Jono Pryor and Ben Boyce are back on television with a new reality show on TVNZ, Dog Almighty.
REVIEW: It’s described as the first-ever search for the country’s most talented mutt, but, in truth, Dog Almighty (debuting tonight, Monday, 7.30pm on TVNZ2) is simply the latest incarnation of one of New Zealand’s oldest forms of reality television.
From 1977 to 1992, Kiwis were enthralled by the battle of wills between canine and sheep on A Dog’s Show, while Tux Wonder Dogs (and it’s golden labrador co-host Dexter) became an early Saturday evening staple throughout the mid to late-90s.
Dog Almighty certainly has more than a whiff of the latter, with its agility courses and loveable, but slightly disobedient frontmen in comedy duo Jon Pryor and Ben Boyce (now in serious danger of turning into New Zealand’s version of Ant and Dec).
Certainly not afraid to embarrass themselves, the pair trot out as many pooch-related puns as is humanly possibly, while also pushing the boundaries of what’s acceptable 7.30pm viewing. “This and Love Island are the only shows where we have to pick up the contestant’s droppings,” Boyce beams.
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Looking to take home the $100,000 top prize (and the coveted golden dog bowl) are canines (and their owners) from all over Aotearoa, initially divided into four categories: Micro, Midi, Maxi and Mega. The first step involves an agility course around a specially created Doggy Dome, with the top four from each section making it through to the next round.
Monday’s opening episode focused on the Minis, with French bulldogs, Jack Russells and maltese shih tzus (“can you even say that on television?” Boyce muses) among those taking on the jumps, tunnels, see-saw and bridge crossing. As expected, the drama, delight and comedy comes from their mixed success.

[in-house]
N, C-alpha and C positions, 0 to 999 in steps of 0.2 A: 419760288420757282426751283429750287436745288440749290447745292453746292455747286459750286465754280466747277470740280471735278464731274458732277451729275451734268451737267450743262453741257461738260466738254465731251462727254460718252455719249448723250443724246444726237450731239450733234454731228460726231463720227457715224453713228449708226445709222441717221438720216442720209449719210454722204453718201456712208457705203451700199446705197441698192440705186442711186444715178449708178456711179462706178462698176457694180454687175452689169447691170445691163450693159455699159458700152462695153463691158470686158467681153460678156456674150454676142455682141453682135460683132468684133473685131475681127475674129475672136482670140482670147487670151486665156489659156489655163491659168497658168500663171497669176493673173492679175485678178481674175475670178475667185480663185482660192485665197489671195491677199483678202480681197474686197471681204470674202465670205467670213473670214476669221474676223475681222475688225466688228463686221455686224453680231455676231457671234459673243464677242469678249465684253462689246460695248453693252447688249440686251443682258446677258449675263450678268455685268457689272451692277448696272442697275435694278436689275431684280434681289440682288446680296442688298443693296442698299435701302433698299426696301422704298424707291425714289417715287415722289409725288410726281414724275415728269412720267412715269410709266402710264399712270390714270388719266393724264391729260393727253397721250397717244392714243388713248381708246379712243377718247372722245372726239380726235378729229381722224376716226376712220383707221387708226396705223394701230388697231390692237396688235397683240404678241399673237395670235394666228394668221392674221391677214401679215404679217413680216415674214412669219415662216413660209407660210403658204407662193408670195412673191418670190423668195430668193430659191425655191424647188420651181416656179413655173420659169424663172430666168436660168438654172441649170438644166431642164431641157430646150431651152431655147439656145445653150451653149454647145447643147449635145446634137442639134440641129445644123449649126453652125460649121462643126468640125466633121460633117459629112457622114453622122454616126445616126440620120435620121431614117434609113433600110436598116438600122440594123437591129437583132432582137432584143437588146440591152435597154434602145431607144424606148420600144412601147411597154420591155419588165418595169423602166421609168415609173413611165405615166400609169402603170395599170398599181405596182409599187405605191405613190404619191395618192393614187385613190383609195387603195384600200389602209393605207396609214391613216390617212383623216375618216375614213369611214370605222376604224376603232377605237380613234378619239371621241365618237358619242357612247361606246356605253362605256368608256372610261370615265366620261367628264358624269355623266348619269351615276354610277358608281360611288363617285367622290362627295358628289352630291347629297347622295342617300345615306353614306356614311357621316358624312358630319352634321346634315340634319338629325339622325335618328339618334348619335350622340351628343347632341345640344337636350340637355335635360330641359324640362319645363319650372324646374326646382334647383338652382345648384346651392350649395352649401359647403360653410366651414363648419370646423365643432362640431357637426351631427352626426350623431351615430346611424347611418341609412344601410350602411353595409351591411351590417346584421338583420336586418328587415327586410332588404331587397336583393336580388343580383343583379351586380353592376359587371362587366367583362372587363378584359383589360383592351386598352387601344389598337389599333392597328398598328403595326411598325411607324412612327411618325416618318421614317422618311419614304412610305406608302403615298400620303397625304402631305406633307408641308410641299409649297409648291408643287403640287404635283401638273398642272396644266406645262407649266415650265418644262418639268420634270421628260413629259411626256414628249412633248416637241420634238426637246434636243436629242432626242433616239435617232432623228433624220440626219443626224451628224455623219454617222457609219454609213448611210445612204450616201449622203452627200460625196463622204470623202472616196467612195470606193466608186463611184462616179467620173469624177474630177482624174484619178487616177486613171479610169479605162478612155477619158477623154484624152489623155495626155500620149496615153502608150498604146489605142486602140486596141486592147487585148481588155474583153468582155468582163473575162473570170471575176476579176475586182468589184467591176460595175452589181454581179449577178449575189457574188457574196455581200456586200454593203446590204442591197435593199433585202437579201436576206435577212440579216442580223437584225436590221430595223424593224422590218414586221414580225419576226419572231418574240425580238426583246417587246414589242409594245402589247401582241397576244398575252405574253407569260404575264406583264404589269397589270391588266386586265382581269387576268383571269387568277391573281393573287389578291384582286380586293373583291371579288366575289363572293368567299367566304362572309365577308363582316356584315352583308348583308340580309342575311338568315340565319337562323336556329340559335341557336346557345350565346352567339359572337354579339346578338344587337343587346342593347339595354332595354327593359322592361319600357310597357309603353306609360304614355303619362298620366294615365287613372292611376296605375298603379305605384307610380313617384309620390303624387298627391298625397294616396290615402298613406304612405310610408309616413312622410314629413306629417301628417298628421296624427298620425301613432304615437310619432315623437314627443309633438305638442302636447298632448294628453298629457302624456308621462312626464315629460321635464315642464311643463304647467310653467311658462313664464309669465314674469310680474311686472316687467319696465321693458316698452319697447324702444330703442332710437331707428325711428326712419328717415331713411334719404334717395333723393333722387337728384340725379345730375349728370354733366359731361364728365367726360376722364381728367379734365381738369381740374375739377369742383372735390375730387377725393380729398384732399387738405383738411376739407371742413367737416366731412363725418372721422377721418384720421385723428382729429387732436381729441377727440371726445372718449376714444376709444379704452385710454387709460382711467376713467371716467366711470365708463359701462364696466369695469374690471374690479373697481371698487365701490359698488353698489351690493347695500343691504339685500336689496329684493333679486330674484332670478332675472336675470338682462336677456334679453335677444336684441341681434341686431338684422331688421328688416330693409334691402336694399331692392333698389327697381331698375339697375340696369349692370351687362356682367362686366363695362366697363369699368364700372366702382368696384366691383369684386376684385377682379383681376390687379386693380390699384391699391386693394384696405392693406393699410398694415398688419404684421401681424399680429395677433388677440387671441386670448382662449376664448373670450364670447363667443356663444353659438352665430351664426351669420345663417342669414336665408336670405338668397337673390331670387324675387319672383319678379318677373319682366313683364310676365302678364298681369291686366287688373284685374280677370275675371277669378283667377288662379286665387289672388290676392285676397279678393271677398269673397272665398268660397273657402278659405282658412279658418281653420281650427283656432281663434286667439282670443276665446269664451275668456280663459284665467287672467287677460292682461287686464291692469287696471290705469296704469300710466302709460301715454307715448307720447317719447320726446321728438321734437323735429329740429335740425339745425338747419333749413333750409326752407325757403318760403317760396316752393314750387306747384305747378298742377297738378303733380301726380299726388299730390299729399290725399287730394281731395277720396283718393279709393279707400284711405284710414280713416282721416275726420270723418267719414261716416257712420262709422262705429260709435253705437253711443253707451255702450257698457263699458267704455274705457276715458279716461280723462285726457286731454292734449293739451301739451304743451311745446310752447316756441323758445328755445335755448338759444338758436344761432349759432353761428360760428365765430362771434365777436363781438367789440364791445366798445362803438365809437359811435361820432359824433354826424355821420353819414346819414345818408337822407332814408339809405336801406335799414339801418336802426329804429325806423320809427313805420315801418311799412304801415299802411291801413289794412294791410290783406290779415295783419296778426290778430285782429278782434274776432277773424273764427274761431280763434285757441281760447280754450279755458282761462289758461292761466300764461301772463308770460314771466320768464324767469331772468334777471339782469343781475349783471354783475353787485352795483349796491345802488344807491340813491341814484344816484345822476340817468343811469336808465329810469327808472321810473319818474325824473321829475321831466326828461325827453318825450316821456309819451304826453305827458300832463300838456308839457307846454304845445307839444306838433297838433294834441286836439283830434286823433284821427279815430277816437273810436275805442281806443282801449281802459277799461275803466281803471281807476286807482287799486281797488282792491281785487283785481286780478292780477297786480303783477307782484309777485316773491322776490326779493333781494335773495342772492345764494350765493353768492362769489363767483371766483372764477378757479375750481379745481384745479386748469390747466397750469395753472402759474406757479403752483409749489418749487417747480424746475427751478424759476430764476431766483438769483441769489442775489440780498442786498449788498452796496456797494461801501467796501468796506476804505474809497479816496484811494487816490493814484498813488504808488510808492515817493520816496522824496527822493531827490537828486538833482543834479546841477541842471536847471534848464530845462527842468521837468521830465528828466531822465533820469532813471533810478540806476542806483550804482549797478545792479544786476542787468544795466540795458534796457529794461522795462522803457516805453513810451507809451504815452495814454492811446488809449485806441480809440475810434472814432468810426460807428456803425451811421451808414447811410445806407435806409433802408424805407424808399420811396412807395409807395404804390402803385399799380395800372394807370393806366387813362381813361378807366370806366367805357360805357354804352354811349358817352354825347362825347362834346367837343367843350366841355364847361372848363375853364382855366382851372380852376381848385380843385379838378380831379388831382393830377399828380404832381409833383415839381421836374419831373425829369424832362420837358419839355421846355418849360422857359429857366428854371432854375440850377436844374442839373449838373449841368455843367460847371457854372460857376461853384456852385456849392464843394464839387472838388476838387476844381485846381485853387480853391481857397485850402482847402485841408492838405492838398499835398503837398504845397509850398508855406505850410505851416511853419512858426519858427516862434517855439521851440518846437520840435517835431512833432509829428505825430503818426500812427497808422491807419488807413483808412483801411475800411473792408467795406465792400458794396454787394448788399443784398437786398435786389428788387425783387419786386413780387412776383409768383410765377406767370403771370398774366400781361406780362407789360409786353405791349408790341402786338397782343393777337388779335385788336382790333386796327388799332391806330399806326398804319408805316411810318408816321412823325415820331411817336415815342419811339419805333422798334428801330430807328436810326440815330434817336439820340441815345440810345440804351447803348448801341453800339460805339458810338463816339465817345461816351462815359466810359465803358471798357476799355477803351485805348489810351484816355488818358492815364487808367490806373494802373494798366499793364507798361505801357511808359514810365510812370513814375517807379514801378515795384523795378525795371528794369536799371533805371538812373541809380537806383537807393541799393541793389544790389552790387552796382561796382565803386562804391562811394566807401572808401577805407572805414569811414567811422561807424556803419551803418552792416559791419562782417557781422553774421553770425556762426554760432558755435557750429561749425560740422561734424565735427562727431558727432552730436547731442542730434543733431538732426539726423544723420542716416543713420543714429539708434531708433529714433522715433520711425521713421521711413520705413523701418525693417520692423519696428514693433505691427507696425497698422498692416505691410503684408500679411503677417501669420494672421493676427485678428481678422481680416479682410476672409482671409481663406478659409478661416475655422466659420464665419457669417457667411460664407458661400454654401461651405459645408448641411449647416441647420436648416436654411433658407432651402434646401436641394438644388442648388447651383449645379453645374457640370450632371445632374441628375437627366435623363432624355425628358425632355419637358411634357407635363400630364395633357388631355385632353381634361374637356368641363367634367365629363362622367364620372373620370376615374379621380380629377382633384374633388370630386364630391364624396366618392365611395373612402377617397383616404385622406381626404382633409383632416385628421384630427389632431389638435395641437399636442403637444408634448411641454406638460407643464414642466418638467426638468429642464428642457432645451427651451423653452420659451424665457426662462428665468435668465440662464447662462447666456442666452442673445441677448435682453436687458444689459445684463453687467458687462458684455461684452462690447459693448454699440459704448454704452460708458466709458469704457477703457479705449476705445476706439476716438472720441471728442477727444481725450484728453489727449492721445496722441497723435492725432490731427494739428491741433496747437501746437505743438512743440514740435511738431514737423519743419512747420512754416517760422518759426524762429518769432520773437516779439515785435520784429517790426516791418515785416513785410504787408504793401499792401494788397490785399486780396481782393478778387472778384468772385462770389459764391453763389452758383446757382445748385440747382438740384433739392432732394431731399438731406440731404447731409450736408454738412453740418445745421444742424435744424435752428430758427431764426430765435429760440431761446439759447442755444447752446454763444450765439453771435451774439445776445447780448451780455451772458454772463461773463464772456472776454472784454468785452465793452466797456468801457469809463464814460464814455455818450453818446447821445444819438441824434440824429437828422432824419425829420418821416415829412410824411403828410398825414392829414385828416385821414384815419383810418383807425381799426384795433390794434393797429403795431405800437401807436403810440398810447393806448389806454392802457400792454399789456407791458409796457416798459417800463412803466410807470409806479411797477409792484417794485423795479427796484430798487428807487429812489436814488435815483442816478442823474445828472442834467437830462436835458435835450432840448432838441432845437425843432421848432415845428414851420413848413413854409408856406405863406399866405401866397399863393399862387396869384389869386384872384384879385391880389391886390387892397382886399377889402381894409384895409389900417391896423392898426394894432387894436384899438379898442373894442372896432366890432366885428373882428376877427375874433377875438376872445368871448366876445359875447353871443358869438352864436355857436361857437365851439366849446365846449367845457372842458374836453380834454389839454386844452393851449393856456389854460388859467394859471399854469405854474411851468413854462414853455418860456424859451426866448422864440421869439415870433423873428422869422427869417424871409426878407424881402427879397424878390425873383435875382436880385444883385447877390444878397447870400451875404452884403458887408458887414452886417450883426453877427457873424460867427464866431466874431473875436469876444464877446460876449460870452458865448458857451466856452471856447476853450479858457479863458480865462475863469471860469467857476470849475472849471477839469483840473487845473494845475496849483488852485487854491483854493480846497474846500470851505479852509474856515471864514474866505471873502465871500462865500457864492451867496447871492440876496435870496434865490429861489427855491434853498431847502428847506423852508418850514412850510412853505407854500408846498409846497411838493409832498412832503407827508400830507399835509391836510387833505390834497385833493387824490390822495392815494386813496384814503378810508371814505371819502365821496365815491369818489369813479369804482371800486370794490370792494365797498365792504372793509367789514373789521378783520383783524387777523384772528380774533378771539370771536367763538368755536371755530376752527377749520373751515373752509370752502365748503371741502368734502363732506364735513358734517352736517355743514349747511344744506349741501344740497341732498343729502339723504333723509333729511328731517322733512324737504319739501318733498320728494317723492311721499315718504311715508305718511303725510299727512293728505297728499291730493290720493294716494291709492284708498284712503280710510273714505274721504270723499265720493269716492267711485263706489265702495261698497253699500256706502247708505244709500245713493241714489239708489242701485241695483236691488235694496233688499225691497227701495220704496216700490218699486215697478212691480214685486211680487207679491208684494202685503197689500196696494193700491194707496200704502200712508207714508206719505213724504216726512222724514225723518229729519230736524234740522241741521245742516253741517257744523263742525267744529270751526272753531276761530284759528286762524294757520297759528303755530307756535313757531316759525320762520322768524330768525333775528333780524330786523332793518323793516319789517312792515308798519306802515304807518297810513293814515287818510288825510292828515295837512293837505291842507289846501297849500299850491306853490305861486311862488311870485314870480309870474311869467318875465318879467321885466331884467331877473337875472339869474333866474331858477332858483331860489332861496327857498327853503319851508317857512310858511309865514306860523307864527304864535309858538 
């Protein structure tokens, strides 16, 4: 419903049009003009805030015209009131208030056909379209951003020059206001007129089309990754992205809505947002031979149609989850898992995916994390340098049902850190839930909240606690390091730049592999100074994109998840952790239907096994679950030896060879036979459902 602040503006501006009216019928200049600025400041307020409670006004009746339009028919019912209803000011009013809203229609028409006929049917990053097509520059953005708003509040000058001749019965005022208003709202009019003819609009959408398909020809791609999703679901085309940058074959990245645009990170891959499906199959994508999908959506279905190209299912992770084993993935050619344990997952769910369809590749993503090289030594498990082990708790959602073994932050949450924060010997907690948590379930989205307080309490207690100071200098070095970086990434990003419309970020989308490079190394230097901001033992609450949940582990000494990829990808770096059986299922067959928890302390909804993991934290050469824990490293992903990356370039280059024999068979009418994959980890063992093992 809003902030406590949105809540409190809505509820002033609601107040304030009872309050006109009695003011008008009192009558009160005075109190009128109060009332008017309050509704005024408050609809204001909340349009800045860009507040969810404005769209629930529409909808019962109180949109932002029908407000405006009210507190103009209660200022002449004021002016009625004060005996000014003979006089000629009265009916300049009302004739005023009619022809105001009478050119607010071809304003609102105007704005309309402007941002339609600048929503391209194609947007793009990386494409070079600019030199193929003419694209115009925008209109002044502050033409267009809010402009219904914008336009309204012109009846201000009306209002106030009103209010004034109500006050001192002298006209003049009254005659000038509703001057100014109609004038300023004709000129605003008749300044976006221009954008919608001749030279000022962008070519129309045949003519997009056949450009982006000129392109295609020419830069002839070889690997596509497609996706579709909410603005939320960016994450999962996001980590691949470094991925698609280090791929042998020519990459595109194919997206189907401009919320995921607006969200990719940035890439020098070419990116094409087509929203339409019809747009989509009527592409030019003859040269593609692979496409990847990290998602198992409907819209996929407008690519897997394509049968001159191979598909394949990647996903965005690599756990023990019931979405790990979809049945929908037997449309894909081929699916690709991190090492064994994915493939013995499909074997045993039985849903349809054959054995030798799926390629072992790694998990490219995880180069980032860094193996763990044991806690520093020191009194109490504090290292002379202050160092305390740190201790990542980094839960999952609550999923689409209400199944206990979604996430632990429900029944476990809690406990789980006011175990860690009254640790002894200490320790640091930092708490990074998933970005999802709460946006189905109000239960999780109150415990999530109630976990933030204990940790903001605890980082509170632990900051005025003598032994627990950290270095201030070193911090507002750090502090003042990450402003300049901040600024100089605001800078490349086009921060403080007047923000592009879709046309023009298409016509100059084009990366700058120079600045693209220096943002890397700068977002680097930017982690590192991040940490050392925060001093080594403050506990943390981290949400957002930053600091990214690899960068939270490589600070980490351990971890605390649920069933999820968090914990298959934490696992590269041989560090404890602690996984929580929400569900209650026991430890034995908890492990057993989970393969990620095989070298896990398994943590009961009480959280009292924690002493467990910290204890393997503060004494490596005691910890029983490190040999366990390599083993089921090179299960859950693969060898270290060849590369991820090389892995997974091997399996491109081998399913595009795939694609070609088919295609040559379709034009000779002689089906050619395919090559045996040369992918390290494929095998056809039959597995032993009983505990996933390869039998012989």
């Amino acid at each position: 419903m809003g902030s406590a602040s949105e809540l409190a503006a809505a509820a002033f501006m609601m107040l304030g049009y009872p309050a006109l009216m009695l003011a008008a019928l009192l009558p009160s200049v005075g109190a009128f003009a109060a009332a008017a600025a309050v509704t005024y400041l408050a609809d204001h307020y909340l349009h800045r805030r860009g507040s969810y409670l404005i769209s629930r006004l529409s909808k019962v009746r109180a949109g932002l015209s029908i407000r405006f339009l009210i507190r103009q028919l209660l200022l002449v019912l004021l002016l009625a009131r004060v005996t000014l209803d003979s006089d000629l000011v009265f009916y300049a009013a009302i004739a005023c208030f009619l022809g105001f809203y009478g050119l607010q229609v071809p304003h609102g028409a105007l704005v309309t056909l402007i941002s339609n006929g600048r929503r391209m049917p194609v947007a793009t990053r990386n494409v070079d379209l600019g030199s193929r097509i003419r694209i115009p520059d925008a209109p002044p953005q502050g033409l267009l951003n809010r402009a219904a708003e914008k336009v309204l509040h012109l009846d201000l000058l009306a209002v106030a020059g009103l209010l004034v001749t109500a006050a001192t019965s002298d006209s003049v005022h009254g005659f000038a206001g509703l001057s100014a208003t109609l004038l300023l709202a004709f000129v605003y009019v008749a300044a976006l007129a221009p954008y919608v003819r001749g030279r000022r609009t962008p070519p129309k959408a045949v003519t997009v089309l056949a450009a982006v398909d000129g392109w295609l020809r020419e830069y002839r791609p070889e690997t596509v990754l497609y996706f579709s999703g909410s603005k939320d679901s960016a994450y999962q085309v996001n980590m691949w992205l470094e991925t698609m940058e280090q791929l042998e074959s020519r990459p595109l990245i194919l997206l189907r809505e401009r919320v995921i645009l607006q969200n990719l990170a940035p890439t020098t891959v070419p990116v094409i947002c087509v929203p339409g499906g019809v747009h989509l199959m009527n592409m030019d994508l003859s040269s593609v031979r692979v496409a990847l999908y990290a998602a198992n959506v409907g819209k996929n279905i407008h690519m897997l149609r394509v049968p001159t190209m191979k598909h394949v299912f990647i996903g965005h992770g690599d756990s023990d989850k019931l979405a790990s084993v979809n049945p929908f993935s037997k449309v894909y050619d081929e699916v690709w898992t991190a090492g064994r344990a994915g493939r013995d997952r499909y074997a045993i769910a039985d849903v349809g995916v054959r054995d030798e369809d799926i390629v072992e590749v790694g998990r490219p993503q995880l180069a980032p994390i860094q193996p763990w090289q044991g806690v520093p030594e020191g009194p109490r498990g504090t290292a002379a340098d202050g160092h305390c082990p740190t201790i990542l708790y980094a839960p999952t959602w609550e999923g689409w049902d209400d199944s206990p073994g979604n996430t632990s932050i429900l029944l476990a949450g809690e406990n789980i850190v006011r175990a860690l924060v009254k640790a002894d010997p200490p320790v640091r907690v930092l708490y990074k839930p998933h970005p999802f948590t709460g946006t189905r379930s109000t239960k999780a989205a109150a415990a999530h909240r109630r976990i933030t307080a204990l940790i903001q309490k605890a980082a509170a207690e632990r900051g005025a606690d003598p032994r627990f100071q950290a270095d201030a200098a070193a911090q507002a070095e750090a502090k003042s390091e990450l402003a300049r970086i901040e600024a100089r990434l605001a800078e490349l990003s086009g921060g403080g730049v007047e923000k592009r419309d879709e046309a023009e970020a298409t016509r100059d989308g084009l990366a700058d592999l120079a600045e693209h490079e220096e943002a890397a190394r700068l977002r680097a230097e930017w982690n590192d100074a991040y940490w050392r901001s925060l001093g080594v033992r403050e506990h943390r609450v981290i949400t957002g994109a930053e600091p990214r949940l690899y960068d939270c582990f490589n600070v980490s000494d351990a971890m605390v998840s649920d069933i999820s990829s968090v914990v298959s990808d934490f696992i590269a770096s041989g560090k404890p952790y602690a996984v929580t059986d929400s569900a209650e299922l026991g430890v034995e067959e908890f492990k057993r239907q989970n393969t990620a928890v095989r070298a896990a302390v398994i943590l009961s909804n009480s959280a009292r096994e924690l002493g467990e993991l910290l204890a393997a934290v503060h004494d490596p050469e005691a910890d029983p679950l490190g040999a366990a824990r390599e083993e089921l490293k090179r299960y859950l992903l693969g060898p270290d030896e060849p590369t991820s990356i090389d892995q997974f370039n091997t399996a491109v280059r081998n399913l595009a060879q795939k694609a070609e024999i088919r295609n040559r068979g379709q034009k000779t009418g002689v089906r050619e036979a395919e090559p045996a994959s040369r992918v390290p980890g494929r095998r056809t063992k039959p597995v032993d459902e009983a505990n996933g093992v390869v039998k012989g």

You’ll thrill as nine-year-old socialite spoodle Coco makes short work of the course (perhaps spurred on by her owner Scarlett’s promise of a Wagu beef steak if they win), be spellbound by three-legged Maisy’s doggy derring-do despite her disability and struggle to stifle the guffaws as owners attempt to control and cajole their recalcitrant charges (some even resorting to demonstrating how to go through the tunnels themselves). There’s even a moment of controversy as Jono seemingly gets in the way of one of the competitors, one that had my family shouting at the television in disgust.
Coco and owner Scarlett, the socialites seeking Dog Almighty glory and a Wagu steak.
So far, so entertaining. But there’s a modern twist that seriously marred my viewing pleasure. I can see the appeal of us learning all about the contestants’ human handlers. And there are certainly some characters, even just in the Minis, including the poodle-loving sexagenarian Wendy (who travels around the country with four of them in a campervan and whose charge Crystal May has her own pram, which she jealously guards), horse masseuse May and the charming Louie, who we’re led to believe appears to love dog Bo more than his wife.
But did they have to provide the commentary, as well as the initial colour? Listening to their Dance Moms-meets-Googlebox-style stilted encouragement of each other and incessant observations made me yearn for the days of laconic Swanndri-wearing handlers and the measured, dulcet tones of John Gordon. Surely this was where Jono and Ben could have come into their own, allowing them to showcase their freestyling verbal skills, instead of looking awkwardly on from the sidelines and shouting “release the hounds” across the Doggy Dome (a catchphrase not only borrowed from Mr Burns, but also Rebel Wilson’s awful dog grooming competition Pooch Perfect, where the canines looked as miserable as anyone forced to watch it).
If you want gripping animal sporting drama with a killer commentary, then check out Farmyard Olympics, now a part of What Now every Sunday.
With its mix of heartwarming tales, unpredictable action and quirky human and canine contestants, this Ninja Warrior-meets-Vet Tales is bound to be a ratings winner. But like all those Got Talent and Idol shows, unless you’re particularly into schadenfreude, I’d recommend waiting until the later outdoor rounds when surely the contestant chorus must lessen.
And, if you want pure animal action without the off-course “drama”, then you should be watching What Now’s Farmyard Olympics every Sunday morning. Listen to Tony Palmer’s brilliant narration – it’s a masterclass in understatement and an exemplar of how good Dog Almighty could have been.